Thursday, April 12, 2018

Paradox of Prayer

As with so many things that are central to the Christian faith, the power of prayer is paradoxical. A paradox, of course, is a situation in which two things are true that do not appear as though they could both be the case, especially not at the same time. And the paradox is one of the hallmarks of our God, who declared, among other things, that the last shall be first, the weak shall be strong, and that wisdom shall be foolishness.

The power of prayer by which a woman like Hannah prays and finds only her heart changed would not be a paradox, nor would the peace that she experiences be paradoxical by itself. So there is a very real element to the power of prayer that is not wrapped in a seeming contradiction, and we should not ignore or dismiss this vital truth. But neither should we miss the paradox inherent in Christian prayer that makes it wholly unlike anything we could ever come up with:

It is only by faith that we can pour out our empty hearts and find them full again.

If that's not a paradox, then I don't know what is. Take anything else in all this world, anything else you like, and make it empty. Now, try to pour it out. You can't; it's already empty. Now, tip it upright again. Is it full? Of course not. Take a cup, your favorite coffee mug, perhaps. Take it empty and turn it upside-down. Nothing comes out. Now, turn it upright...and drink from it. Oh, you can't? There's nothing in it?

This is the paradox of prayer.

Hannah comes before the Lord with an empty heart. An empty womb. An empty house. An empty life. Everything about her screams "empty," and she doesn't feel like she has anything really to bring except for her empty self. She falls to her knees, humbles herself before God, pours out her emptiness at His altar...and walks away full.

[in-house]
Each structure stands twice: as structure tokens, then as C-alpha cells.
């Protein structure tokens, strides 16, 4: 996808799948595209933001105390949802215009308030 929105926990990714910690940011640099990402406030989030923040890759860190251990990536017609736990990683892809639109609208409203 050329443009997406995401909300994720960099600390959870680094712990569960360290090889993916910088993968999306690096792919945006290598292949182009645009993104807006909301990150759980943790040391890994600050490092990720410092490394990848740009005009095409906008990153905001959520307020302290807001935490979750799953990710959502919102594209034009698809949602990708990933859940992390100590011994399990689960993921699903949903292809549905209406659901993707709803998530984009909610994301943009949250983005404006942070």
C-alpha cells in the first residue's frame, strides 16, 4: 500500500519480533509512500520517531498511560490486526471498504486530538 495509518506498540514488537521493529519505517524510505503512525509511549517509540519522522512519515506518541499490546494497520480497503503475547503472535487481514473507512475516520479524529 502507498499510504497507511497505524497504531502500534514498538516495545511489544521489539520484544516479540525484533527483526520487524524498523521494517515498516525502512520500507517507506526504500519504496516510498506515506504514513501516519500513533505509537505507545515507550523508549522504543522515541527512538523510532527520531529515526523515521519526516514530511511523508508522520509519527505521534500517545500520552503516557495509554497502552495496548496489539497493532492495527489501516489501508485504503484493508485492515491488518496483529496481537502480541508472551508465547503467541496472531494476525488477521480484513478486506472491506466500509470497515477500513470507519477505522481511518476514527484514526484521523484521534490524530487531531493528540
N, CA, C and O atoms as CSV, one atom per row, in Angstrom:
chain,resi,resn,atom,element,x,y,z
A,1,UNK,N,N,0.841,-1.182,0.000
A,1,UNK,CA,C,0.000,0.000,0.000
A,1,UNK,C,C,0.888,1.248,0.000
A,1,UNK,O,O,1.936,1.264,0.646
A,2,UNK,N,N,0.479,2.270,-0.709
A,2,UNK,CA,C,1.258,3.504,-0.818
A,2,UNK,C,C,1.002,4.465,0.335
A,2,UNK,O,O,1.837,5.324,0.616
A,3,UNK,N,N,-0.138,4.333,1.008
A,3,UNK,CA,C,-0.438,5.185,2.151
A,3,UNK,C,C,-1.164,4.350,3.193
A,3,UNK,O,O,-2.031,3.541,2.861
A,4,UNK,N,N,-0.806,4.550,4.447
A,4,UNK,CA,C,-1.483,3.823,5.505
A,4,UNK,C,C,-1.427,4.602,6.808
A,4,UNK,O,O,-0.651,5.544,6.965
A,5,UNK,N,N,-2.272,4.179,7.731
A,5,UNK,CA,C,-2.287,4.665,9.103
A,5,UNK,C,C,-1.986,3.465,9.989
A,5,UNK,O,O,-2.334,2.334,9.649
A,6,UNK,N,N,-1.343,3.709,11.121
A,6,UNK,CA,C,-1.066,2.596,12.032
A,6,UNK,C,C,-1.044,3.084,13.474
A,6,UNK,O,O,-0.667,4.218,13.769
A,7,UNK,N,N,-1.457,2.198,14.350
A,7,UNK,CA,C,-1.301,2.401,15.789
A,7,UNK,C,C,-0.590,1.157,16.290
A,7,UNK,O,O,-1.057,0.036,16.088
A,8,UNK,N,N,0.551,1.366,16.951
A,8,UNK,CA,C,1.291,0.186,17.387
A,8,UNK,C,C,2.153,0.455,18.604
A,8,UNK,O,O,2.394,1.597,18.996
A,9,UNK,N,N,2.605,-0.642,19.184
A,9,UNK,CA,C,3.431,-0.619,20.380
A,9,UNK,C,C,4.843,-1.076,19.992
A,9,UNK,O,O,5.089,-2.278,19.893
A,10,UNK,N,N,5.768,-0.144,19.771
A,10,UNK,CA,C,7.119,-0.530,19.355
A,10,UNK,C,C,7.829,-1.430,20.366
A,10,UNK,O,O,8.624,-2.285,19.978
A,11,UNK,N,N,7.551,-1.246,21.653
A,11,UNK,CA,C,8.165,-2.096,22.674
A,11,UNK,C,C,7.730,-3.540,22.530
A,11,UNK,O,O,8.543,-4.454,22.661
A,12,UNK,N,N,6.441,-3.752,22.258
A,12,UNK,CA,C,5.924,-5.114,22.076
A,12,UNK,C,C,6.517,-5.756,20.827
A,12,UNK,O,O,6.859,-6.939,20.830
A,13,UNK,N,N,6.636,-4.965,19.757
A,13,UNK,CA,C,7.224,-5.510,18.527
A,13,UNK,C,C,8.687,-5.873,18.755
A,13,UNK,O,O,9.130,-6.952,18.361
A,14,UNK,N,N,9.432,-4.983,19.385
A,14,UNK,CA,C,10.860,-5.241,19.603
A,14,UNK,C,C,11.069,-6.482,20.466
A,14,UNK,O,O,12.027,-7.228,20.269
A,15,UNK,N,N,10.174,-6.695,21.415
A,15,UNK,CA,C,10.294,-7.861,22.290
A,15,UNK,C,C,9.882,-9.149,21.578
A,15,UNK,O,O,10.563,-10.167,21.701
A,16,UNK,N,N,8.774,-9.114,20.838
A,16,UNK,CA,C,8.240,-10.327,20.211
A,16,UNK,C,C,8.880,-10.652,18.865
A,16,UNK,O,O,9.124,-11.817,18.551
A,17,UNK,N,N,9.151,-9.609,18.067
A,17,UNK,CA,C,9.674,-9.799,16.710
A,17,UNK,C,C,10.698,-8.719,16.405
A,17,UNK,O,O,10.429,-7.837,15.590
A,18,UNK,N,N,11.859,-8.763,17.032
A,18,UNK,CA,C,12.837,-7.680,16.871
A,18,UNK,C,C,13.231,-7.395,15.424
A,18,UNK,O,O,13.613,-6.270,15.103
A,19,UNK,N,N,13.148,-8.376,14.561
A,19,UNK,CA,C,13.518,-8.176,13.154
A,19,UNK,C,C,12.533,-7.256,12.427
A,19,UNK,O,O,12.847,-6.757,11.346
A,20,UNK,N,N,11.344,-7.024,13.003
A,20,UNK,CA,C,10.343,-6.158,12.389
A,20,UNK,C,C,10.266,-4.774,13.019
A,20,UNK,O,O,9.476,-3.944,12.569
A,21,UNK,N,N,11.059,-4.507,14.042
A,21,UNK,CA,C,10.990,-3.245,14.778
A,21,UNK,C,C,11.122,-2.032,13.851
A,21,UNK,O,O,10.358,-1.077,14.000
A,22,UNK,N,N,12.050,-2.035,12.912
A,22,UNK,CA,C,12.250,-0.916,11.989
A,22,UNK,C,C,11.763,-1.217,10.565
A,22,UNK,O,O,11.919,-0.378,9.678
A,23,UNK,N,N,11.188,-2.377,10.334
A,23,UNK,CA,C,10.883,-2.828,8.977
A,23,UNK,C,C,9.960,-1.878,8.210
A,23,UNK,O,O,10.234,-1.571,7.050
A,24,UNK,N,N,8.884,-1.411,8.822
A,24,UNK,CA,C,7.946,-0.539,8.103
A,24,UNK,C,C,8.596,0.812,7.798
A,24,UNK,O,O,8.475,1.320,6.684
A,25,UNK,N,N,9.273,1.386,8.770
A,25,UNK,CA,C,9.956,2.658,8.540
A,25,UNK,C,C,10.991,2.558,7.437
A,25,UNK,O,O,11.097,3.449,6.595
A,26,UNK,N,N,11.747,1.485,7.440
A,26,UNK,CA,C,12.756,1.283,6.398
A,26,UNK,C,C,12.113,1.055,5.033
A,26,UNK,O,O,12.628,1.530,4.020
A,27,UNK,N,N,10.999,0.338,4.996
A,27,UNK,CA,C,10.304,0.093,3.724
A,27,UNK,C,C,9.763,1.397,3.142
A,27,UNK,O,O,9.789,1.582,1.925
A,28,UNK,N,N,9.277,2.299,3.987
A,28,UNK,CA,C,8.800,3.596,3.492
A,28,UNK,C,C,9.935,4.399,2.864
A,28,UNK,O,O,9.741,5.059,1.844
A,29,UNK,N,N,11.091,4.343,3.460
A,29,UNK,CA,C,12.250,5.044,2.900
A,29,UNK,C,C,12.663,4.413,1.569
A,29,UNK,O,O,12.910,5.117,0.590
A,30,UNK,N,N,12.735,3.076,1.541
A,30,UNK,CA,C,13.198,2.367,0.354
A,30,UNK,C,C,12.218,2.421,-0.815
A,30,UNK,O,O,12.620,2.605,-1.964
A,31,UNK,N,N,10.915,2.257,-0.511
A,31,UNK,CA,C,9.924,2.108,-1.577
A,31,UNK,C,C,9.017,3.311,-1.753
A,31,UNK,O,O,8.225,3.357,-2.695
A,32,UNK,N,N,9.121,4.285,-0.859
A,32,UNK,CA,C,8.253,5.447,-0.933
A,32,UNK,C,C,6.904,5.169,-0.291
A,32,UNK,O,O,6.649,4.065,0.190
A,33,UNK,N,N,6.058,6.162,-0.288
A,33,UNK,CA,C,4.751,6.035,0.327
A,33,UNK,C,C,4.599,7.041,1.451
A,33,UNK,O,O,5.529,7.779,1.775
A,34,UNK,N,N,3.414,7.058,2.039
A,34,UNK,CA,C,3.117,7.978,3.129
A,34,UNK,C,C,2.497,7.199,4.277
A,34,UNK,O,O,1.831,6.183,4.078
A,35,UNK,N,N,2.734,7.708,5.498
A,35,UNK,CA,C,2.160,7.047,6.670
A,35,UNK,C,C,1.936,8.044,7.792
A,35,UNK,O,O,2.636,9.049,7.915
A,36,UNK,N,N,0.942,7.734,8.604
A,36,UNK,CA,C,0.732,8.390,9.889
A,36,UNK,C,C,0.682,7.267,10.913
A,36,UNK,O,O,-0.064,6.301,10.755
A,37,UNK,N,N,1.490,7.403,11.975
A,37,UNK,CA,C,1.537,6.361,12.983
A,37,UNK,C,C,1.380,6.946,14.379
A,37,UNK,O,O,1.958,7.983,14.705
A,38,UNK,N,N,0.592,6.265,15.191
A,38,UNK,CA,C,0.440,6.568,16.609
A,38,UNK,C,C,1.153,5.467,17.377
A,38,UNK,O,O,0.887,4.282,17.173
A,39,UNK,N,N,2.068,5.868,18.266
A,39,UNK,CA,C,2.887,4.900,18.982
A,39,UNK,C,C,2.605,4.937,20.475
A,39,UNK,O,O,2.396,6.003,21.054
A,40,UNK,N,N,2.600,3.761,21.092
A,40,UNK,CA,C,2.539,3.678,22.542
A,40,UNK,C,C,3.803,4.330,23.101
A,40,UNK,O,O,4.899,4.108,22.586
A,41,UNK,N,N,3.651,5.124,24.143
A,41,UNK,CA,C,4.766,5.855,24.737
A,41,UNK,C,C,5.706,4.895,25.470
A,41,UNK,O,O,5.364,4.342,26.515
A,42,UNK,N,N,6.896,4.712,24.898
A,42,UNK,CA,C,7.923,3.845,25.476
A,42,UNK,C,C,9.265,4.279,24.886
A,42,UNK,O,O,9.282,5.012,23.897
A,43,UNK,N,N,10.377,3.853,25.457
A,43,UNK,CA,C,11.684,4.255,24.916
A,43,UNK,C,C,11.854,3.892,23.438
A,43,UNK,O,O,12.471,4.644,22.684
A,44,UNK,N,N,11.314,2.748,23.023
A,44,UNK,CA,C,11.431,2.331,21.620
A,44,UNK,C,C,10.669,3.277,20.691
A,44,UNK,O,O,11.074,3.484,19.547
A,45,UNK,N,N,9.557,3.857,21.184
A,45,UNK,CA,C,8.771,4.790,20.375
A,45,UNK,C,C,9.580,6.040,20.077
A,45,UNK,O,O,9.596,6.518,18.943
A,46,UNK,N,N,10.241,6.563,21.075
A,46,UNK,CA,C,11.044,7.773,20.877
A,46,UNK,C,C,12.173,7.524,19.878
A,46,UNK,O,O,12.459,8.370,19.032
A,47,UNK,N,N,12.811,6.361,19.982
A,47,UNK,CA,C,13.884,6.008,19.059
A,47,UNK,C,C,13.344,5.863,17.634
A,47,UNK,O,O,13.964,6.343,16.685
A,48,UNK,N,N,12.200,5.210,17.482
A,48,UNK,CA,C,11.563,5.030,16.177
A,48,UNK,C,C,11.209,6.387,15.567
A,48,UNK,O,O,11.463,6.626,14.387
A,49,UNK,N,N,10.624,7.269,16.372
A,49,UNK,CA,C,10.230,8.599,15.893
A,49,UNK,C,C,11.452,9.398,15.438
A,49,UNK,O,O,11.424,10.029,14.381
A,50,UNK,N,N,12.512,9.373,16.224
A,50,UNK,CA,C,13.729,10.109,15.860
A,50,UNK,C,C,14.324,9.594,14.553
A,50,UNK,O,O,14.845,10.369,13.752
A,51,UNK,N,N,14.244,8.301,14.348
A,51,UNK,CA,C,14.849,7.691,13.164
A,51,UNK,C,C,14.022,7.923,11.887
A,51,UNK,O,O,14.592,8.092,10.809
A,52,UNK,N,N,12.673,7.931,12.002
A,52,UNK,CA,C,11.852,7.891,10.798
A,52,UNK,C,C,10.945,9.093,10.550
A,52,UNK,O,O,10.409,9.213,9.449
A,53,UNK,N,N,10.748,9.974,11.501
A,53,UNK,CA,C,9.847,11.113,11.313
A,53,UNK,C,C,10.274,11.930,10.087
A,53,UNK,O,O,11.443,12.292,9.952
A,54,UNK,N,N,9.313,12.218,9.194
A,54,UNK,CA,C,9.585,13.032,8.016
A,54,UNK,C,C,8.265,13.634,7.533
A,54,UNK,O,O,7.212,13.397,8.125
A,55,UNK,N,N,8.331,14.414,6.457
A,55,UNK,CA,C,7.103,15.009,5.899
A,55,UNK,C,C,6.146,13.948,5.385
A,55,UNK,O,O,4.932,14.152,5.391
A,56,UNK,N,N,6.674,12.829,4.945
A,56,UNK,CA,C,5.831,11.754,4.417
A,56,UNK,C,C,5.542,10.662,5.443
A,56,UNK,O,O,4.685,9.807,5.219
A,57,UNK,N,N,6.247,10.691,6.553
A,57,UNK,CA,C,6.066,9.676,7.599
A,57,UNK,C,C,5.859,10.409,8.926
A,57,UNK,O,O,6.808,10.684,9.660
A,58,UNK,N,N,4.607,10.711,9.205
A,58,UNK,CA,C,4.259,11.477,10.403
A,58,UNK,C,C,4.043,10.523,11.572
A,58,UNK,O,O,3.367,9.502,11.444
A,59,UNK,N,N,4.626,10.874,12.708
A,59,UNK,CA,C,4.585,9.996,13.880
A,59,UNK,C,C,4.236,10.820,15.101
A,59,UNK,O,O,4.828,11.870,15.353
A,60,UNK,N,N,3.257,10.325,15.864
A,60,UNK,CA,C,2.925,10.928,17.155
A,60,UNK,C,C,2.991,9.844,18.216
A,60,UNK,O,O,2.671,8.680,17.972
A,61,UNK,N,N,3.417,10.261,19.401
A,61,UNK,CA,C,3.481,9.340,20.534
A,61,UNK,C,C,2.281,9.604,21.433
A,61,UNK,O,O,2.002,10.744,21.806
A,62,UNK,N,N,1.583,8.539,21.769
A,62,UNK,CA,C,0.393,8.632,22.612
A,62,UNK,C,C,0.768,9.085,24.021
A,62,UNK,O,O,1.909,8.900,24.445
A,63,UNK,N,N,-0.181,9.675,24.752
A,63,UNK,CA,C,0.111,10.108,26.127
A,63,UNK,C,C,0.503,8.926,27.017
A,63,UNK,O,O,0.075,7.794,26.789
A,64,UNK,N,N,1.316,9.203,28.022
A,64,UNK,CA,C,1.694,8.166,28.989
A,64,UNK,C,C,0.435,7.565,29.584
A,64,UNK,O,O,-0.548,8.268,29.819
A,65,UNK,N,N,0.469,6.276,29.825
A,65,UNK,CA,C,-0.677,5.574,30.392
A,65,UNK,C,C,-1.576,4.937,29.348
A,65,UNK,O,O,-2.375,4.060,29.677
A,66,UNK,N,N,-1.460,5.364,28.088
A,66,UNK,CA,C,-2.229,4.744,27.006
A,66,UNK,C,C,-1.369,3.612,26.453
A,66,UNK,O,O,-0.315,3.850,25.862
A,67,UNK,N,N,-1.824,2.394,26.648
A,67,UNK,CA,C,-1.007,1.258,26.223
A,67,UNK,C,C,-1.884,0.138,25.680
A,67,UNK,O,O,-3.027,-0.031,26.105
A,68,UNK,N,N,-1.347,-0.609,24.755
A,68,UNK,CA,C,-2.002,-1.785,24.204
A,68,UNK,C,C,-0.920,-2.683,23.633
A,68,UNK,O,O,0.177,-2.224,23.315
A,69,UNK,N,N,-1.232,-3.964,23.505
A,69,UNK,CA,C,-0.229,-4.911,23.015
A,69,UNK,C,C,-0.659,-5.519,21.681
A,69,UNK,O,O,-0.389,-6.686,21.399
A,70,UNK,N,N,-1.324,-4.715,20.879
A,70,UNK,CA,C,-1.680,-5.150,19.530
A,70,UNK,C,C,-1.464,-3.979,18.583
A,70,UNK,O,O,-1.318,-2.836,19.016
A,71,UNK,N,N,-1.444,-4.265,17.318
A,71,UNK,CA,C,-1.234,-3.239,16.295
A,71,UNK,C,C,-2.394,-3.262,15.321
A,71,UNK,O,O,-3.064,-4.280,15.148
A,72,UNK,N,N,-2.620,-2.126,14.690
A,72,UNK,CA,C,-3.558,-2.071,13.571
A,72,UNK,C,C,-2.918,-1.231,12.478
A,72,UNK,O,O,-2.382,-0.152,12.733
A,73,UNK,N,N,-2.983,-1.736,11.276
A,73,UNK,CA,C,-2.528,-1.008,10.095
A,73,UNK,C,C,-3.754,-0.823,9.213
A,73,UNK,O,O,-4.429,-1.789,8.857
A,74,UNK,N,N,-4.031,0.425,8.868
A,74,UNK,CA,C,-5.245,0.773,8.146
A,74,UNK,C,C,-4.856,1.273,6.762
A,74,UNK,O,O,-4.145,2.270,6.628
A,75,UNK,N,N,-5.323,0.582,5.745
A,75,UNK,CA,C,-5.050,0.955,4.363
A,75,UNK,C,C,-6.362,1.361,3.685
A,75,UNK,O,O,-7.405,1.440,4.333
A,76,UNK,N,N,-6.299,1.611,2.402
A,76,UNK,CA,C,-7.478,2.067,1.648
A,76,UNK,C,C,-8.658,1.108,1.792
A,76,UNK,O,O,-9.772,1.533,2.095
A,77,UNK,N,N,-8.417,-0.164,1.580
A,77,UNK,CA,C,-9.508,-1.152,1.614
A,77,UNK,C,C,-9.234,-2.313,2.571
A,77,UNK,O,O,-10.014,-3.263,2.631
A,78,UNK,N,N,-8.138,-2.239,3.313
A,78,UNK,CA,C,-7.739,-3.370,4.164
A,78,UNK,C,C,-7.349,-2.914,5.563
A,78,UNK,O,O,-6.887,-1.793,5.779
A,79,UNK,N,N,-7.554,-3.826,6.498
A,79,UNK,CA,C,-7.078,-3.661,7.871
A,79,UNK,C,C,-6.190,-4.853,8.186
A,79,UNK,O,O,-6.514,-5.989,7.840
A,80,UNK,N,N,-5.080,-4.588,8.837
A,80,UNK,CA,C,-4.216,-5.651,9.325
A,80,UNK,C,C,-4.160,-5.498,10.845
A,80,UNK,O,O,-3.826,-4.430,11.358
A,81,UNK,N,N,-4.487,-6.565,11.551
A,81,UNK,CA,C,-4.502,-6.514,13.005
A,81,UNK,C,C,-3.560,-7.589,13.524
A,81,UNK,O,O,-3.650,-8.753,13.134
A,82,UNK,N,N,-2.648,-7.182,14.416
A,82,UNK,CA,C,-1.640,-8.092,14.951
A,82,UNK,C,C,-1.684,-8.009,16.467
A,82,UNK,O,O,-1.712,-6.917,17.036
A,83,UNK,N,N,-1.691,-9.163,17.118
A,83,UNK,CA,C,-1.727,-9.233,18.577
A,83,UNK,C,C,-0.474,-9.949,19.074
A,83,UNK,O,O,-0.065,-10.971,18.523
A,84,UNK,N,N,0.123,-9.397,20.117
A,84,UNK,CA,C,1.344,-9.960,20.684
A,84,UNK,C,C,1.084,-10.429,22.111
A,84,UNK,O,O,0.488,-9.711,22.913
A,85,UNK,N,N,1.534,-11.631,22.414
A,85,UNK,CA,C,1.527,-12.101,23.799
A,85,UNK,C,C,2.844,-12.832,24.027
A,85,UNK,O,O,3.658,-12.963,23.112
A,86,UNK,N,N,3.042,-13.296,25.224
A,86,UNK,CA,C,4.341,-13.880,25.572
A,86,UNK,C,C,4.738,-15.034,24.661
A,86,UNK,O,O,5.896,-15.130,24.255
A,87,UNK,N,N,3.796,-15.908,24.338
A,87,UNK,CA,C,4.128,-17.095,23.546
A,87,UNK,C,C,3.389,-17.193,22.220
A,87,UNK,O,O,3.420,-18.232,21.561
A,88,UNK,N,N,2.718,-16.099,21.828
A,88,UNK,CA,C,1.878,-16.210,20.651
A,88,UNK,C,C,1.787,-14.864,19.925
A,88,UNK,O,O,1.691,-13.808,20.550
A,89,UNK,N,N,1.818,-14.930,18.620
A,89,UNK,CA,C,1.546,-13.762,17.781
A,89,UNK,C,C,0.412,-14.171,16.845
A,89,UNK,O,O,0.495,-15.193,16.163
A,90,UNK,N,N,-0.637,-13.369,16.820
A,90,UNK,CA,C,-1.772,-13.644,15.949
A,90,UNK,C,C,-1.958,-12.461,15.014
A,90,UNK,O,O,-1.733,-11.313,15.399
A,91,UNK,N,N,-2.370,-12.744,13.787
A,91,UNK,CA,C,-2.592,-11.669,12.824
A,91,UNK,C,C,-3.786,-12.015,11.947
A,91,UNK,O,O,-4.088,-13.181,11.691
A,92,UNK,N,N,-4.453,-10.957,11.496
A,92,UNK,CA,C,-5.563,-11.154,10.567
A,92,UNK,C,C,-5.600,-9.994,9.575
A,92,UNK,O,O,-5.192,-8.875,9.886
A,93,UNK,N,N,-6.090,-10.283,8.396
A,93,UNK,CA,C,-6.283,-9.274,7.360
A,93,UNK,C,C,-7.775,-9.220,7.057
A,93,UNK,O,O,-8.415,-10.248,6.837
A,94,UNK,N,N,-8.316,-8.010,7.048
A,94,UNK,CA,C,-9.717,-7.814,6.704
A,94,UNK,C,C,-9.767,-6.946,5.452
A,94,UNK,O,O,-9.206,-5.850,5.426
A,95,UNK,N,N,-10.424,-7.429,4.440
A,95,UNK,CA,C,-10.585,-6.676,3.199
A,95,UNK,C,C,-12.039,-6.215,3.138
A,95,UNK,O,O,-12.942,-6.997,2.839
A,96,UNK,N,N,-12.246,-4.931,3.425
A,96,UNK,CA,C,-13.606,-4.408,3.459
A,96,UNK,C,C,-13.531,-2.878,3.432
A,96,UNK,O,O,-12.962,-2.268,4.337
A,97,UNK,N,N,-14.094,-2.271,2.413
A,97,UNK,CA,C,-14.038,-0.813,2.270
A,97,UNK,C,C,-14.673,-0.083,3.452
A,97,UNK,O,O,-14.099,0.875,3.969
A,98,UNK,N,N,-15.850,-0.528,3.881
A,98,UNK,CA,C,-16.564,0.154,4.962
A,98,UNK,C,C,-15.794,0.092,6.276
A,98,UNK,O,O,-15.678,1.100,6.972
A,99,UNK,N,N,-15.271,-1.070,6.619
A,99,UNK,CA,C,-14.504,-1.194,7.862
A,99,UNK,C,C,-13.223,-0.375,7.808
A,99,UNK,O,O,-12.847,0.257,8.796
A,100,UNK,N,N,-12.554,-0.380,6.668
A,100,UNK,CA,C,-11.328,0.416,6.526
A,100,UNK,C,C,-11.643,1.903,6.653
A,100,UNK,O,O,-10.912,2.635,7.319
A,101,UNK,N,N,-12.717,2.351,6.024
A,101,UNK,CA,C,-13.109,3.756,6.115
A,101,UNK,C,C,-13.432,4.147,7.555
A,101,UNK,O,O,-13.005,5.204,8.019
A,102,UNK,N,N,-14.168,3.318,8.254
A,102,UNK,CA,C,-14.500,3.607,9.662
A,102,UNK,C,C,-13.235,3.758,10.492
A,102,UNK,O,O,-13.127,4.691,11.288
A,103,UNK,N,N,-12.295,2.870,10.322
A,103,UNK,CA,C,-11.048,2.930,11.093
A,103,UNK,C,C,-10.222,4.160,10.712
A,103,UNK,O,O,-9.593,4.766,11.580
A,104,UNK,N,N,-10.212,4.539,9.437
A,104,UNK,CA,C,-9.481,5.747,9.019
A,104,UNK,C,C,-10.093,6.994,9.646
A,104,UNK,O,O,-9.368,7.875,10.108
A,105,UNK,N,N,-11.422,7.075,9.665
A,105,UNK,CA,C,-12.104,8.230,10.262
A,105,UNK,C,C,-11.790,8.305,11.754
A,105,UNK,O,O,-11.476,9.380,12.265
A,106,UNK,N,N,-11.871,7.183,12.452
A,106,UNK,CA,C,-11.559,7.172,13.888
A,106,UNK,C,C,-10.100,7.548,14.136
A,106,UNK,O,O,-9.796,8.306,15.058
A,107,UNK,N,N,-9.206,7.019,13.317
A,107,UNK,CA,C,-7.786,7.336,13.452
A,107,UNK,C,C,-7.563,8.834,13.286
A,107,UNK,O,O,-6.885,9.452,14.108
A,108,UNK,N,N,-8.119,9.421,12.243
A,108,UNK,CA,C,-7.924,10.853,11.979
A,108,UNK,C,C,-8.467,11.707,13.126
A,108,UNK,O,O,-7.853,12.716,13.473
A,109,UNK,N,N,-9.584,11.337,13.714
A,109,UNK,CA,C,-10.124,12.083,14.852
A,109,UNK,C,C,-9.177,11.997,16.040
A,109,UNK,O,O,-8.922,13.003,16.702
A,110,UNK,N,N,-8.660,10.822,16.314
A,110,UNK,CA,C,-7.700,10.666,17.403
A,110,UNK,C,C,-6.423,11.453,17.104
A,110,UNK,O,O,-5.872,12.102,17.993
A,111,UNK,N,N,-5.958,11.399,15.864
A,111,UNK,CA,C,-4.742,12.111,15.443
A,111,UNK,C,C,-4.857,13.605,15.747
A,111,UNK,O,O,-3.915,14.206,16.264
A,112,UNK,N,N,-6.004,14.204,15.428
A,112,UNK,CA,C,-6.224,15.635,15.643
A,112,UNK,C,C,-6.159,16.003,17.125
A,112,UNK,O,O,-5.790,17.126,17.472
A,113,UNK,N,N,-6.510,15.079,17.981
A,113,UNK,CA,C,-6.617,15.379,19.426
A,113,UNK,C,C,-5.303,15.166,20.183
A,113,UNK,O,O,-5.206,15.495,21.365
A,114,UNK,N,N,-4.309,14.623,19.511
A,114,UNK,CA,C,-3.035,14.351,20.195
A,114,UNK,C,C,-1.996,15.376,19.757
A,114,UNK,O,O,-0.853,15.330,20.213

The same is true of any number of pray-ers in the Scriptures. Follow along with a number of the psalms, and you will see the psalmist begin in emptiness and somehow end at fullness. Keep watch with Jesus in the Garden, and you will see that He begins with no strength and ends up with strength, by sheer virtue of having poured out what He didn't have in order to walk away with the very same. It's crazy. This is not the way the world works.

But it is the way that God works.

Not just in prayer. If you're stuck on how this happens, if you can't fathom how this possibly works, if you're wondering if you might even still be a little drunk on this point, too, consider this: the God who fills an emptiness poured out is the same God who crafted the universe out of the formless and void. The God who holds the paradox of prayer is the same God who poured an empty vat full of wine that didn't even exist until it was poured out. The God who answered Hannah is the same God who took a tiny shepherd boy with nothing to offer and made him a mighty king, a young virgin girl and made her the mother of Christ.

God often starts with empty vessels, empty spaces, empty hearts, and He does this most amazing thing in making them full. But we have to pour them out first.

Which doesn't seem possible, but always is necessary.

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